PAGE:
The North Douglas Rechabite which the deceased gentleman had served as C.R. and treasurer, was represented the funeral.

The cortege then proceeded to Borough Cemetery, where the internment took place. The committal servicewas conducted by the Rev S. A. Lang

Mr Preston, who was only 33 years old leaves a widow and one child.


Died May 22nd, 1911,

Another link in the past has been broken, and the Church sadly bereaved, by the death of Mrs Hincksman, of The Starr Hills, Lytham. Mss Hincksman was a child of the manse, and was born at Ashby-de-la-Zouch, August 1st, 1830. Her father was the Rev Samuel Broadbent, who for many years served in the mission field, first in Ceylon, and afterwards in South Africa, and spent the closing years of his life at Lytham. Her mother was the daughter of an Indian officer, and out of the darkness of Romanism she was led to Christ and to association with Methodism through the instrumentality of the minister who afterwards became her husband. Left motherless in infancy, her childhood was passed under the loving care of her step-mother, a daughter of James Burton, of Swannington, Leicester-shire. Brought up in a home pervaded by an atmosphere of cheerful piety, She early yielded to the drawings of the gracious Spirit, and began those loving rninistries which were never intermitted.

On her marriage to W'lliam Henry Hincksman-a name very fragrant in all the Fylde district and throughout Methodism-Mrs Hincksman found that wider field of service for which Providence had fitted her; and well did she meet the higher calls. The Starr Hills became a centre of light and influence. No home has surpassed it in the frequency of its welcomes of the servants of the Lord. The family altar of the Starr Hills, no crowd-ing cares, and no inrush of worldly tides, were allowed to break down. Mrs Hincksman delighted in serving the Church. She loved to minister to the sick and the poor, and her time, strength, and means were laid ungrudgingly on the altar. For many years she was a Class loader, treasurer and collector for the Women's Auxiliary; president of the Ladies' Sewing Society and of the Young Leaguers' Union; and a member of the committee of the Parish Nurse Fund. But Mrs Hincksman's world was one with very wide horizons, and to foreign missions her sympathies were especially drawn. Her father a missionary, her mother the fruit of missionary influence, her two brothers missionaries-the Rev James H. Broadbent, B.A., founding our cause in Calcutta, and the Rev Joseph Broadbent, who sleeps at Lucknow; her mother-in-law a missionary in the West Indies, and one of the few who were rescued from the wreck of the Maria mail-boat, and her step-mother one of the little group of boys and girls who formed the first Juvenile Missionary Asso-ciation in Methodism she had all her life breathed a missionary atmosphere.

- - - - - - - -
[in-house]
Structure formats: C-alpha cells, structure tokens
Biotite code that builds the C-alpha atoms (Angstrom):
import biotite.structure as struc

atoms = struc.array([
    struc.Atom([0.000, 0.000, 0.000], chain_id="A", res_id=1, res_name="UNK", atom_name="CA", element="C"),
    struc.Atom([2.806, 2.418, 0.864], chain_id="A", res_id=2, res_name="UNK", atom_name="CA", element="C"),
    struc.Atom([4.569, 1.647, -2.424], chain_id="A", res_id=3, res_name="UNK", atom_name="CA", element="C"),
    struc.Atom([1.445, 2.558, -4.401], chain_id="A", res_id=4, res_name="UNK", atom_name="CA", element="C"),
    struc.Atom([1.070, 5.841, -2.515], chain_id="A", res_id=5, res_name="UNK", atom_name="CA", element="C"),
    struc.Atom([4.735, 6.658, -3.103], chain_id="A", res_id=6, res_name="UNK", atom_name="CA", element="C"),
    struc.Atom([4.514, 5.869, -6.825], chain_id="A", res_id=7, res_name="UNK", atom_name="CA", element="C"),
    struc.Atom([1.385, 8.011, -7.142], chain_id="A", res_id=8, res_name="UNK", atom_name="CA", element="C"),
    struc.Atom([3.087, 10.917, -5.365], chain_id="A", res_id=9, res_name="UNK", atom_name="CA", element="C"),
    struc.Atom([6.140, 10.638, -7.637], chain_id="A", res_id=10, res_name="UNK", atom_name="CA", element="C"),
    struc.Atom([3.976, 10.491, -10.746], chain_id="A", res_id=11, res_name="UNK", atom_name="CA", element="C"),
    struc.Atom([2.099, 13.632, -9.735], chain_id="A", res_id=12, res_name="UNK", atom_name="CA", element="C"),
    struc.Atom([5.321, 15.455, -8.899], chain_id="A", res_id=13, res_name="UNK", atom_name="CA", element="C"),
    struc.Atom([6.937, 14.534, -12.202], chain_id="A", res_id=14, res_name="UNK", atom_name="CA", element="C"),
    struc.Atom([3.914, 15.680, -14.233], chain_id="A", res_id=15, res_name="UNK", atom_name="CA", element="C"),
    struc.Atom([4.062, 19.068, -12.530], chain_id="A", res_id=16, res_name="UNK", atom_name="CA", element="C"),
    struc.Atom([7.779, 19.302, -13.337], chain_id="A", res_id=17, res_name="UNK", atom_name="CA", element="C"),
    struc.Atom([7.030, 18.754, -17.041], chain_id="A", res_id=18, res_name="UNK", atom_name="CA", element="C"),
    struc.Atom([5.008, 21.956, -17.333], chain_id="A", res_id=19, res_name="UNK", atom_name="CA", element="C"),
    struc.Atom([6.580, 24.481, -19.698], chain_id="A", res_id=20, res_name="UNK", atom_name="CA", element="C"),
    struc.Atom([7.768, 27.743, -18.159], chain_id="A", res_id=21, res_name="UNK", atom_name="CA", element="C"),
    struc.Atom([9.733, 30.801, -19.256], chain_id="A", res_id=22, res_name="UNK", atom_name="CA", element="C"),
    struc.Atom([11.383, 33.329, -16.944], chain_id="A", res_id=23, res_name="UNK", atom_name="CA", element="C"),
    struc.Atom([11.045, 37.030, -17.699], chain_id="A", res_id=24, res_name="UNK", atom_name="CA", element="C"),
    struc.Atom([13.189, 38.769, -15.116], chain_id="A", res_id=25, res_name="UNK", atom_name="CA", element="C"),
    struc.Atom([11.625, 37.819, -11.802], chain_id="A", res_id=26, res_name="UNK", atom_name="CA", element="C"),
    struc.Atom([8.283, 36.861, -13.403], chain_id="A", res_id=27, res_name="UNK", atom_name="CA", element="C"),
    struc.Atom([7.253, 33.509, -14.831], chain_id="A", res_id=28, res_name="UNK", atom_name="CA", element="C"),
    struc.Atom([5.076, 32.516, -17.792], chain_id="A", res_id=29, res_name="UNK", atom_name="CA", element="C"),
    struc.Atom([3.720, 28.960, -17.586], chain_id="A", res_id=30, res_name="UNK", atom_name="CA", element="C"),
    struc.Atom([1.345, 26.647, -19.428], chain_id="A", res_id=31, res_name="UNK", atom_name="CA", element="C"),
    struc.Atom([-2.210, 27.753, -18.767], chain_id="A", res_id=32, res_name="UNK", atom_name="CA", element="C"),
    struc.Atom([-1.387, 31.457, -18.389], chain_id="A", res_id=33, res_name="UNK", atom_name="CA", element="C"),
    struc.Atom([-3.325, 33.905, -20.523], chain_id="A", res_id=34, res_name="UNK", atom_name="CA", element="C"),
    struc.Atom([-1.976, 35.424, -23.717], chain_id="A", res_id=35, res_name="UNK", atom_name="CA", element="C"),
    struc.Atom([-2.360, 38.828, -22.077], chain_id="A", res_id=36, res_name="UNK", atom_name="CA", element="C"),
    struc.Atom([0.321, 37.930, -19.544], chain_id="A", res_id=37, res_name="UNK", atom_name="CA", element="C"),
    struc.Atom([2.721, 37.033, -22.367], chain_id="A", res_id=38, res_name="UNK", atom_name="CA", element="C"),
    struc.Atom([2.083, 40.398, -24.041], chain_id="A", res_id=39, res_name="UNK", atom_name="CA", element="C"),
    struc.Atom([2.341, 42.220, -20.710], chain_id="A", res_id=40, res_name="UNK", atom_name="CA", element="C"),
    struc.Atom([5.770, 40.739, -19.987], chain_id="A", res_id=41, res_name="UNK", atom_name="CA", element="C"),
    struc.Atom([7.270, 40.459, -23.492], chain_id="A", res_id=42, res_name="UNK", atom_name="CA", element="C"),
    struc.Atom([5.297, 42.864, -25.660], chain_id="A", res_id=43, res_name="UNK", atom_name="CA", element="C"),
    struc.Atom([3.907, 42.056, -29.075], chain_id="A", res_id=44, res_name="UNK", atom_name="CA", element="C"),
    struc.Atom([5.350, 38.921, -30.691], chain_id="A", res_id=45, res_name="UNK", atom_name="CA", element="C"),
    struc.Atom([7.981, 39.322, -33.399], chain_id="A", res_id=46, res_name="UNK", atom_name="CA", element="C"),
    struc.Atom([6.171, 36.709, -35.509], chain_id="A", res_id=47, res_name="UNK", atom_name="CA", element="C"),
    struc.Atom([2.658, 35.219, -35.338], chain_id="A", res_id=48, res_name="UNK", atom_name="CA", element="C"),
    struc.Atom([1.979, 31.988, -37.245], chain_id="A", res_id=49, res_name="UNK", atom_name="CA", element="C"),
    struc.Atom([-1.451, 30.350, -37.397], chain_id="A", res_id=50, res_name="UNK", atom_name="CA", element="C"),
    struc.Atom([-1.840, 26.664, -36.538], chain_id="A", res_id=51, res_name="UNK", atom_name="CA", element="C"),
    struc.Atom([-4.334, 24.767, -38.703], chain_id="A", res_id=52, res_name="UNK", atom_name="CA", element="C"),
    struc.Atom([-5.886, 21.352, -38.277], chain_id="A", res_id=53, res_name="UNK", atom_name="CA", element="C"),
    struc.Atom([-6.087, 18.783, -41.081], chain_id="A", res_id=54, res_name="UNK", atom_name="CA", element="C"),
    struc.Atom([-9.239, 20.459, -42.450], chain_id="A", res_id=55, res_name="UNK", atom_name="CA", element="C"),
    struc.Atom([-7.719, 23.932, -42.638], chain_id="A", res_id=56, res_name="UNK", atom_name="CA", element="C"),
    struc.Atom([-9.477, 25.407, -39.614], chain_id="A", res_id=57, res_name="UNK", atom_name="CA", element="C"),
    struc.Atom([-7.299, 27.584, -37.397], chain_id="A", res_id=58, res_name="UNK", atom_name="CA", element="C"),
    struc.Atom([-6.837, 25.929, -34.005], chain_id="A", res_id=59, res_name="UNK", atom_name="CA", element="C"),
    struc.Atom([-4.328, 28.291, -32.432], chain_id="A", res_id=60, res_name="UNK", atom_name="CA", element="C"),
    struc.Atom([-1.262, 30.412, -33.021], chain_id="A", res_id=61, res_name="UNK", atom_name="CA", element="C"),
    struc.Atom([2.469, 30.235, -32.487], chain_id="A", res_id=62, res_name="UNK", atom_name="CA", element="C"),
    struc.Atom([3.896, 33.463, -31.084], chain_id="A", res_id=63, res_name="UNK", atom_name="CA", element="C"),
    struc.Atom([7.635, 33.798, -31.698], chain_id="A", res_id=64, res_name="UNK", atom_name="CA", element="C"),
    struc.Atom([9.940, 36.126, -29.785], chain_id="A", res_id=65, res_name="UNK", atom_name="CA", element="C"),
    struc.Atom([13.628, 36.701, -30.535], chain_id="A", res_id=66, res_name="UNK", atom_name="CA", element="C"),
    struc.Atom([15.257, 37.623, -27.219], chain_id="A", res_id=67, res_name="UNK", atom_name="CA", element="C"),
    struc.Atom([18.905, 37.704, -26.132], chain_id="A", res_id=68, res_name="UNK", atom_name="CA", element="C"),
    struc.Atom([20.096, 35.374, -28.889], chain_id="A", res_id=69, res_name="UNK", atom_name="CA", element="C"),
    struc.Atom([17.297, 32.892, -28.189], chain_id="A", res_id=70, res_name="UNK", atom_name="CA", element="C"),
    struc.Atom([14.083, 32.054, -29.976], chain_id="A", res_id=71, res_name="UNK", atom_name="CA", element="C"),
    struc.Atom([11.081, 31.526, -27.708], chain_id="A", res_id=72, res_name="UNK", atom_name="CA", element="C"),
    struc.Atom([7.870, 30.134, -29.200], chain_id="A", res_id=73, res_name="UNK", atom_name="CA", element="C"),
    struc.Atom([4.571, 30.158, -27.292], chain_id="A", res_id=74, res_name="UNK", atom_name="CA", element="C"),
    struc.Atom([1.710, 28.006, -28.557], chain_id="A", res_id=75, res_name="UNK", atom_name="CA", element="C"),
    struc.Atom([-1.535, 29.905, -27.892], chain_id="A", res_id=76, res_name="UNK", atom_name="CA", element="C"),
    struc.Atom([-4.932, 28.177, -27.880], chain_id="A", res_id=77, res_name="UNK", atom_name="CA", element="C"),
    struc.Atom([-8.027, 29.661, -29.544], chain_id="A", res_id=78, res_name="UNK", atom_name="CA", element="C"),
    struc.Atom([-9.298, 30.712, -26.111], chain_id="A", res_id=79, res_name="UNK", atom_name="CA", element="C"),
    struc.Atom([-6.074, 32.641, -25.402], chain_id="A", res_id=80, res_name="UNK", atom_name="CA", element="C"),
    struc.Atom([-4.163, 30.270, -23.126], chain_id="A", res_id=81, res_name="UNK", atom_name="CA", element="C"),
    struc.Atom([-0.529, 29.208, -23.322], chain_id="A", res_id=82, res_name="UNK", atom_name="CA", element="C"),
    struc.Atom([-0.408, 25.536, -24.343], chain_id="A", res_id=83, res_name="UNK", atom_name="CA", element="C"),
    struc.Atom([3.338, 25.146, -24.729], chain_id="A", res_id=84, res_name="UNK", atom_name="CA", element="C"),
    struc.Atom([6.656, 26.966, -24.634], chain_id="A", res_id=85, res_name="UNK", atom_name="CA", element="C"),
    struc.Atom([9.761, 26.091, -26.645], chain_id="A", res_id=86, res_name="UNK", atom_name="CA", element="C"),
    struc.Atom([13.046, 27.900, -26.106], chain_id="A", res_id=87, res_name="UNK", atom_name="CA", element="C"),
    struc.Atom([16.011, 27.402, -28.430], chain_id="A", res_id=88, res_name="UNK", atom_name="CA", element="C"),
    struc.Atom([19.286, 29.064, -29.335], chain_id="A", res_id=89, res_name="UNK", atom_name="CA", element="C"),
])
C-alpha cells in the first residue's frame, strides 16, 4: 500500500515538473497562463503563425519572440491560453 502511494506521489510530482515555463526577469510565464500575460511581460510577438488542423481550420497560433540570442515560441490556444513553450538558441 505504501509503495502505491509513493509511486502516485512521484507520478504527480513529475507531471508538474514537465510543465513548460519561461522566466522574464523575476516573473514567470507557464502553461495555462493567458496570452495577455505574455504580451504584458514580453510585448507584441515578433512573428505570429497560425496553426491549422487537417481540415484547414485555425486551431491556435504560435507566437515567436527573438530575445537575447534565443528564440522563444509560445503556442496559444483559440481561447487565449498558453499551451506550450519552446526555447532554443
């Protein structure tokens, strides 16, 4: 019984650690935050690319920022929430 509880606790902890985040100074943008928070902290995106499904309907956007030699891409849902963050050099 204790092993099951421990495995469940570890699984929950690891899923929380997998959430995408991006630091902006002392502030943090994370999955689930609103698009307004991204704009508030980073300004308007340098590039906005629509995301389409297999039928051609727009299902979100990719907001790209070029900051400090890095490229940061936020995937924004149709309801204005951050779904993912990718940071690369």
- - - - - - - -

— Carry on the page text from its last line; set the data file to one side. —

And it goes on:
The end came all unexpectedly, for though she counted fourscore years, they had dealt very kindly with her, and few of the infirmities of age had come. Indeed, she had planned a 6,000 miles journey to California this Anguust, and her passage to New York had been taken. Only ten days before her death she was entertaixing two ministers who were attending the Liverpool Synod at Blackpool; but a cold developed into pneumonia, and on May 22nd she peacefully passed away, leaving three children to mourn her loss-a son in California; Mrs Joseph Farrar, of Halifax ; and Mrs F. Coulthard, of Windermere. The interment took place at the parish church on May 25th, the Revs Canon Hawkins and T. J. Choate officiating. The memorial service, conducted by the Rev T. J. Choate, was held at Park-street Church, Lytham, on Sunday morning, the address being given by the Rev Dr Henry Burton, Mrs Hincksman's cousin.-" Methodist Recorder," June 1st, 1911.

[Mrs H:incksman was aunt to Mr S. K. Broadbent, and had often visited the Isle of Man, the scenery of which she and Major Hinclmm,an thought unsurpassable, and they were great travellers. Manv of the old Douglas Methodists remember her quite well.-En.]